On the day of the event, the venue is packed to the rafters and the box office is reporting amazing sales of tickets. Some of the curtain raisers almost bring down the house while others are booed off stage.

The star performer is about to grace the stage when I get the text that all may not be well.

Trust these incompetent Kenyans to interrupt just when I am dreaming of registering officially as a promoter. Party poopers extraordinaire!

“Whadduyuh mean a slight problem?” I ask shifting my cigar to the side of my mouth. These roles take a lot of swag to execute, you know.

“He won’t show for the show,” is what I am simply told over the phone. “What about his superstar wife? Can’t she hold fort for her husband or maybe all women are the same?” I ask. “The supreme diva is pregnant,” is the answer I get.

I take one look at the crowd and decide I am not the one to break the news to them. Being a hostage of Chinedu sounds like a much safer option. Besides the police are enquiring how alcohol got to be served in an ‘Odijo Strike Bash’. The box office attendants have disappeared with the loot and MC Jino Moja is the only pillar holding up the crumbling party.

I can’t stand the temperature and slowly make my way out of the venue and vanish away into the dark night away from all the hulabaloo.

Hope by the time dawn approaches, I will have been deported to Timbuktu.

“Love in a time of police crackdowns” – Timbuktu

tim toon 58By Timbuktu Express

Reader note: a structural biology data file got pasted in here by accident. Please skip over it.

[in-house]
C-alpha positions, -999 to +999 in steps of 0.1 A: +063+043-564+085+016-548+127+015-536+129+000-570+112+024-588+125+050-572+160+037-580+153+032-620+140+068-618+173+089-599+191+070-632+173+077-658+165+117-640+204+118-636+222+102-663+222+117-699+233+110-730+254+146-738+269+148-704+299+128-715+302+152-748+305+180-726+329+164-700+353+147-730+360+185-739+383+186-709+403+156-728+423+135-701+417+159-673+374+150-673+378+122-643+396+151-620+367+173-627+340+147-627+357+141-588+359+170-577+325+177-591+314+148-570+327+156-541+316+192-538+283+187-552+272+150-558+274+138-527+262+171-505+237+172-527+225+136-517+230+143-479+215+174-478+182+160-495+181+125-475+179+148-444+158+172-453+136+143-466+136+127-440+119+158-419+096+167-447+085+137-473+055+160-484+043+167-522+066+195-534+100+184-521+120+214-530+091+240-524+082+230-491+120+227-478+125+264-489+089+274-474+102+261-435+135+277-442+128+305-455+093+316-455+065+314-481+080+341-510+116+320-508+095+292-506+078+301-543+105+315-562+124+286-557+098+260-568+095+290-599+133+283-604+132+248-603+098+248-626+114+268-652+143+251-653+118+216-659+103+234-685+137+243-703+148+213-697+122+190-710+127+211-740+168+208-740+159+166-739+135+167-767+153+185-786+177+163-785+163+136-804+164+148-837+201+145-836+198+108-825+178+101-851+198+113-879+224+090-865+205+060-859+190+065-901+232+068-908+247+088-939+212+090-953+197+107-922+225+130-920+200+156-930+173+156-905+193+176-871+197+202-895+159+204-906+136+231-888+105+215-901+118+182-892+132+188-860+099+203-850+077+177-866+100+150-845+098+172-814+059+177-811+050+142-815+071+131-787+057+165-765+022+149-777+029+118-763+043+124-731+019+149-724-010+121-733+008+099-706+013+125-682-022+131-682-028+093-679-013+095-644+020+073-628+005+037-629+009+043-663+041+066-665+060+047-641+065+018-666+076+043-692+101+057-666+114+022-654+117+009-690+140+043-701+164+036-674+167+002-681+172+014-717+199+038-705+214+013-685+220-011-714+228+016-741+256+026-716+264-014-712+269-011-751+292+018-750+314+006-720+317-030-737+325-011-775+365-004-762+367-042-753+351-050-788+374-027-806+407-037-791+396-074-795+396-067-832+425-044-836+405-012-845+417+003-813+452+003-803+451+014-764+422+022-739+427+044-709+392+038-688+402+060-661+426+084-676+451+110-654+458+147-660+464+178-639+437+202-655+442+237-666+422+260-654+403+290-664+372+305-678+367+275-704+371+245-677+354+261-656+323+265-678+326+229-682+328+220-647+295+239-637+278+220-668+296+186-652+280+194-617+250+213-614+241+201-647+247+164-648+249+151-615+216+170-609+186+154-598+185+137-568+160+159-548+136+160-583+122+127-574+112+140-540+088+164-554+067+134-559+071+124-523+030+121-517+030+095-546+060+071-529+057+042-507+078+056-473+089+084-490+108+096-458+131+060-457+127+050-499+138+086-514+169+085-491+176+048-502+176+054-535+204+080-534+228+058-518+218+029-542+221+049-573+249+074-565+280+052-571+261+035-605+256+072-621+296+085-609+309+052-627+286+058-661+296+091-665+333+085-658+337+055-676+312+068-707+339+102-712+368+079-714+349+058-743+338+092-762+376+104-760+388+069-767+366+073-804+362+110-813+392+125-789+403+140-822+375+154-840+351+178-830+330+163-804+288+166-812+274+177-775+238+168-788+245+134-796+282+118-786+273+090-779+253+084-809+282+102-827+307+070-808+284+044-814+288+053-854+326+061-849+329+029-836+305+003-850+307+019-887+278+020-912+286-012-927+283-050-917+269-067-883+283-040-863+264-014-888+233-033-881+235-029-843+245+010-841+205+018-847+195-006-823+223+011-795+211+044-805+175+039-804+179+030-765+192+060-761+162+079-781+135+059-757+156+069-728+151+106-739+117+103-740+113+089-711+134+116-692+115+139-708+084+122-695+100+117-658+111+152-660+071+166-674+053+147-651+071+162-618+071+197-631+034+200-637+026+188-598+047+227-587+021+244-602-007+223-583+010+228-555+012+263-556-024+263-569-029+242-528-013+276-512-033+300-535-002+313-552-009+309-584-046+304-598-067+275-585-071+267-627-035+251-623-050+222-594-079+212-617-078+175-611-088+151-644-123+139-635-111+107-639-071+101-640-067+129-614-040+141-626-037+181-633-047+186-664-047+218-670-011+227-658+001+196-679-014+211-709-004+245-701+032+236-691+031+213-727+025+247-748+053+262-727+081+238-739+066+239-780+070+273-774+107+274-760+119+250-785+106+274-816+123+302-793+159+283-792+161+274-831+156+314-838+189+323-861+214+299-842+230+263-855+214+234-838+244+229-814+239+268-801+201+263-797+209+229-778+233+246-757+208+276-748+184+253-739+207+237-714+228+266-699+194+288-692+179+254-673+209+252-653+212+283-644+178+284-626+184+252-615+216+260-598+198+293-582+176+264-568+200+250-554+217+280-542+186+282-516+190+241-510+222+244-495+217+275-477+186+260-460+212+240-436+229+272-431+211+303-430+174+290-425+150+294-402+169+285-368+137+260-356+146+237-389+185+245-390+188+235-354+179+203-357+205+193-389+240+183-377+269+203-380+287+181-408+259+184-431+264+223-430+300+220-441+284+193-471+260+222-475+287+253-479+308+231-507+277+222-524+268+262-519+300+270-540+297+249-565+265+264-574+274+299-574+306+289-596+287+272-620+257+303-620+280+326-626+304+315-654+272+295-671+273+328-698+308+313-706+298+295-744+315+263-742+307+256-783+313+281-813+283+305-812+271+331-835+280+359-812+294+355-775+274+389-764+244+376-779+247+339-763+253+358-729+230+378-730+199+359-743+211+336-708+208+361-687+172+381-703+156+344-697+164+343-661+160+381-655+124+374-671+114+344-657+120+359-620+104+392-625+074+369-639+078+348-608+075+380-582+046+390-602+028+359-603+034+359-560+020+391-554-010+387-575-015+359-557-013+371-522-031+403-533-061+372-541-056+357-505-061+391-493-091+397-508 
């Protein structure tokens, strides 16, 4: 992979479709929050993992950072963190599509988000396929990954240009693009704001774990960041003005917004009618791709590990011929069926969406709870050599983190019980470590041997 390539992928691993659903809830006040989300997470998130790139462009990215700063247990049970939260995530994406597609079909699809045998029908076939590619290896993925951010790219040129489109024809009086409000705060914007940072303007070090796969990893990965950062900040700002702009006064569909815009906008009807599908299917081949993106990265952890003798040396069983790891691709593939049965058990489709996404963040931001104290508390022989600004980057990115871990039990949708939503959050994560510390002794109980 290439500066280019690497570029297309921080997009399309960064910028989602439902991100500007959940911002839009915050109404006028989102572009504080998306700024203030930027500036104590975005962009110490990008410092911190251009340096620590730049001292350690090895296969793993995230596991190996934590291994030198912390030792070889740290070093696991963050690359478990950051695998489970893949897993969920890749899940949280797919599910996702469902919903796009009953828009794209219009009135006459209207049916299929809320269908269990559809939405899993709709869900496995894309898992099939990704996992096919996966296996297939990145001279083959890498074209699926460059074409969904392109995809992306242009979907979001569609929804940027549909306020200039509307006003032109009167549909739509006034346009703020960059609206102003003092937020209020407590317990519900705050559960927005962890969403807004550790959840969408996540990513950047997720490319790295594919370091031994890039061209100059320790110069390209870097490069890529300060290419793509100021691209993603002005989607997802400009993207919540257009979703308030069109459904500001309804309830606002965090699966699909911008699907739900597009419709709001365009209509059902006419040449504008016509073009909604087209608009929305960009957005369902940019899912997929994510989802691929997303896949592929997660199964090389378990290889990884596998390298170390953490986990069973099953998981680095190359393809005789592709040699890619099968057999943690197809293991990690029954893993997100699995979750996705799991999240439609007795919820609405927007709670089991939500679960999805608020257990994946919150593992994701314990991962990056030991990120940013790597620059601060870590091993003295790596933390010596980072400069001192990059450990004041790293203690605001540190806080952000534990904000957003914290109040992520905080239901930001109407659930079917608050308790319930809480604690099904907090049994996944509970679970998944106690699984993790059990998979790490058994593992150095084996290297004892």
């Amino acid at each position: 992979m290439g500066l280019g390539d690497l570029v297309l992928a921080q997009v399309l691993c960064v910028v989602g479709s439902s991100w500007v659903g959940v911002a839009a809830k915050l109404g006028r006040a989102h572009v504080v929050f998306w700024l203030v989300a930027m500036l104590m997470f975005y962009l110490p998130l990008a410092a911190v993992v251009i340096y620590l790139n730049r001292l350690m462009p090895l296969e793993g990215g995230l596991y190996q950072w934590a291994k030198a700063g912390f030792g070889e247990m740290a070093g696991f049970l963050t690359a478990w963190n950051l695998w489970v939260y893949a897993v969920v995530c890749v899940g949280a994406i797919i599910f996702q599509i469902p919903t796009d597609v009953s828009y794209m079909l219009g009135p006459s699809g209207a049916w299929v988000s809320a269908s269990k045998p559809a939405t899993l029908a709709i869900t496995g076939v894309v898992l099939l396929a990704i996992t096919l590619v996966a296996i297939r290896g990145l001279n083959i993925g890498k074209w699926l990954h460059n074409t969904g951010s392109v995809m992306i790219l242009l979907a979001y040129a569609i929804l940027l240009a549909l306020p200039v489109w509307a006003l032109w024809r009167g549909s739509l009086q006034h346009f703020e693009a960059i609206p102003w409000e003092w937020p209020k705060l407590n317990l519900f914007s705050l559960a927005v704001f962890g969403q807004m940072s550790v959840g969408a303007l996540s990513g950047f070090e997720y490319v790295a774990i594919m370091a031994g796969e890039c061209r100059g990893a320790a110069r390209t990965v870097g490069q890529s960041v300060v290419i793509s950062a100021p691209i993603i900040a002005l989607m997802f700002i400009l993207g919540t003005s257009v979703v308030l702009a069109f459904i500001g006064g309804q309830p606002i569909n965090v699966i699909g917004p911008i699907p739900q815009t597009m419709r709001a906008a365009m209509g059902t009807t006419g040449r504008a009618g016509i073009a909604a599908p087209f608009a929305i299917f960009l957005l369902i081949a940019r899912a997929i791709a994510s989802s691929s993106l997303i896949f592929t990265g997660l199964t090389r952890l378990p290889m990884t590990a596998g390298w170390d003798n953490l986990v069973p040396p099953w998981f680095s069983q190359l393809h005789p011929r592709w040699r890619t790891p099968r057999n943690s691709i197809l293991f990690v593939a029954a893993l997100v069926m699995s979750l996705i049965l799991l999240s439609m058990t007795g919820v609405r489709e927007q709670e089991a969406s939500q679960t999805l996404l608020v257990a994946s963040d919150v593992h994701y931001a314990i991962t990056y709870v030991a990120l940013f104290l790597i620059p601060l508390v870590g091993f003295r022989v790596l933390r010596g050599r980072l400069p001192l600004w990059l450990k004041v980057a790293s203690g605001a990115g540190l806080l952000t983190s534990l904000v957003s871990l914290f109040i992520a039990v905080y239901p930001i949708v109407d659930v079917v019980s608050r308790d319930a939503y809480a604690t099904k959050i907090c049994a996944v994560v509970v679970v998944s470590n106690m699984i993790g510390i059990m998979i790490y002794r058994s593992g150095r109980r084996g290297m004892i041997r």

For every action, there is an equal and opposite feminine overreaction according to Newton’s law of relationships. That may be an understatement according to me because when I lost all our stuff, Michelle didn’t just overreact, she went totally ballistic.

She screamed, cursed, clawed with her lethal red fingernails (thank God she missed my face) and managed to fumigate me out of our matrimonial house with pure vitriol.

I see you wondering where one can purchase a canister of this effective pest control, all you have to do if you have infestation in your house is just to hire the girl and she will smoke them all out in record time.

Anyway I am destitute as I cannot face the fury of this woman who imagines that she was scorned by me beyond redemption. I have no option but to go seek asylum from a cousin of mine who lives in a tent in the Administration Police camp.

I drive into the AP camp humming a favorite tune and head directly to my cuzo’s tent.

“Is the wife still picking on you? Why did you decide to look me up today of all days? Mbona umechapa mtunguyaz? ,” he might be a cop with all his maswali mingi but there is no way I am spilling the beans before we crawl inside that tent of his. The gossip levels in such an overcrowded tenement is usually catastrophic. Already, all the neighboring cops and their wives are angling close to catch nuggets of our conversation.